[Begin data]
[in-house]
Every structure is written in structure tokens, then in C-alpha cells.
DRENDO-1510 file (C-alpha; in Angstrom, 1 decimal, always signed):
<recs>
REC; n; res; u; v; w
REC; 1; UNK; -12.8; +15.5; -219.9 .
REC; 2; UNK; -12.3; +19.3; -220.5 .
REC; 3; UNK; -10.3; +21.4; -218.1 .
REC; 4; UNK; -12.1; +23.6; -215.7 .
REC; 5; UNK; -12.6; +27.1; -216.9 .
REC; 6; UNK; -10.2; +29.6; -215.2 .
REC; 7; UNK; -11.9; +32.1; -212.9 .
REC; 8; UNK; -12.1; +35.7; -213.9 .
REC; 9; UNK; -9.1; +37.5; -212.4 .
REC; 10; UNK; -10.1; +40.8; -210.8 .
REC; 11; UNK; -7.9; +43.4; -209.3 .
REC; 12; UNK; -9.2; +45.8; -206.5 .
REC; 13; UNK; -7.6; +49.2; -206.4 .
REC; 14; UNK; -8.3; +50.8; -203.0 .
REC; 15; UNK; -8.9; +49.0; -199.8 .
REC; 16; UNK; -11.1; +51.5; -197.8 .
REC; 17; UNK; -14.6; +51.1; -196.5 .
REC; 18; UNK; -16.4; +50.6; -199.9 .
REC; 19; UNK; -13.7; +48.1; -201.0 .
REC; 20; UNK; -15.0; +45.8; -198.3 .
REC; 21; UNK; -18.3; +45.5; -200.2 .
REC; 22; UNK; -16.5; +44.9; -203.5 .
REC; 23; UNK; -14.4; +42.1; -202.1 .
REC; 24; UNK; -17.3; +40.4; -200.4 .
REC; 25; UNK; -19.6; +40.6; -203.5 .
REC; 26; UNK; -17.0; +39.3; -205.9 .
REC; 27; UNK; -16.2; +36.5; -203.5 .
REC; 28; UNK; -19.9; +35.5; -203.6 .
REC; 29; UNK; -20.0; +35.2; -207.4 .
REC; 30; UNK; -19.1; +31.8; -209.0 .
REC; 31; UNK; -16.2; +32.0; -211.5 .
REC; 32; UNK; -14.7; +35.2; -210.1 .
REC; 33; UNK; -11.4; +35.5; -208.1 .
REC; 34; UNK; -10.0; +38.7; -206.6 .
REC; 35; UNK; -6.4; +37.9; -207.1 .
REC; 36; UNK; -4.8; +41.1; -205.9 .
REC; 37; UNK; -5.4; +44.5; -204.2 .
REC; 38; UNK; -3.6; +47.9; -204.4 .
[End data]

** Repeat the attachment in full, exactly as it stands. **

[in-house]
Every structure is written in structure tokens, then in C-alpha cells.
DRENDO-1510 file (C-alpha; in Angstrom, 1 decimal, always signed):
<recs>
REC; n; res; u; v; w
REC; 1; UNK; -12.8; +15.5; -219.9 .
REC; 2; UNK; -12.3; +19.3; -220.5 .
REC; 3; UNK; -10.3; +21.4; -218.1 .
REC; 4; UNK; -12.1; +23.6; -215.7 .
REC; 5; UNK; -12.6; +27.1; -216.9 .
REC; 6; UNK; -10.2; +29.6; -215.2 .
REC; 7; UNK; -11.9; +32.1; -212.9 .
REC; 8; UNK; -12.1; +35.7; -213.9 .
REC; 9; UNK; -9.1; +37.5; -212.4 .
REC; 10; UNK; -10.1; +40.8; -210.8 .
REC; 11; UNK; -7.9; +43.4; -209.3 .
REC; 12; UNK; -9.2; +45.8; -206.5 .
REC; 13; UNK; -7.6; +49.2; -206.4 .
REC; 14; UNK; -8.3; +50.8; -203.0 .
REC; 15; UNK; -8.9; +49.0; -199.8 .
REC; 16; UNK; -11.1; +51.5; -197.8 .
REC; 17; UNK; -14.6; +51.1; -196.5 .
REC; 18; UNK; -16.4; +50.6; -199.9 .
REC; 19; UNK; -13.7; +48.1; -201.0 .
REC; 20; UNK; -15.0; +45.8; -198.3 .
REC; 21; UNK; -18.3; +45.5; -200.2 .
REC; 22; UNK; -16.5; +44.9; -203.5 .
REC; 23; UNK; -14.4; +42.1; -202.1 .
REC; 24; UNK; -17.3; +40.4; -200.4 .
REC; 25; UNK; -19.6; +40.6; -203.5 .
REC; 26; UNK; -17.0; +39.3; -205.9 .
REC; 27; UNK; -16.2; +36.5; -203.5 .
REC; 28; UNK; -19.9; +35.5; -203.6 .
REC; 29; UNK; -20.0; +35.2; -207.4 .
REC; 30; UNK; -19.1; +31.8; -209.0 .
REC; 31; UNK; -16.2; +32.0; -211.5 .
REC; 32; UNK; -14.7; +35.2; -210.1 .
REC; 33; UNK; -11.4; +35.5; -208.1 .
REC; 34; UNK; -10.0; +38.7; -206.6 .
REC; 35; UNK; -6.4; +37.9; -207.1 .
REC; 36; UNK; -4.8; +41.1; -205.9 .
REC; 37; UNK; -5.4; +44.5; -204.2 .
REC; 38; UNK; -3.6; +47.9; -204.4 .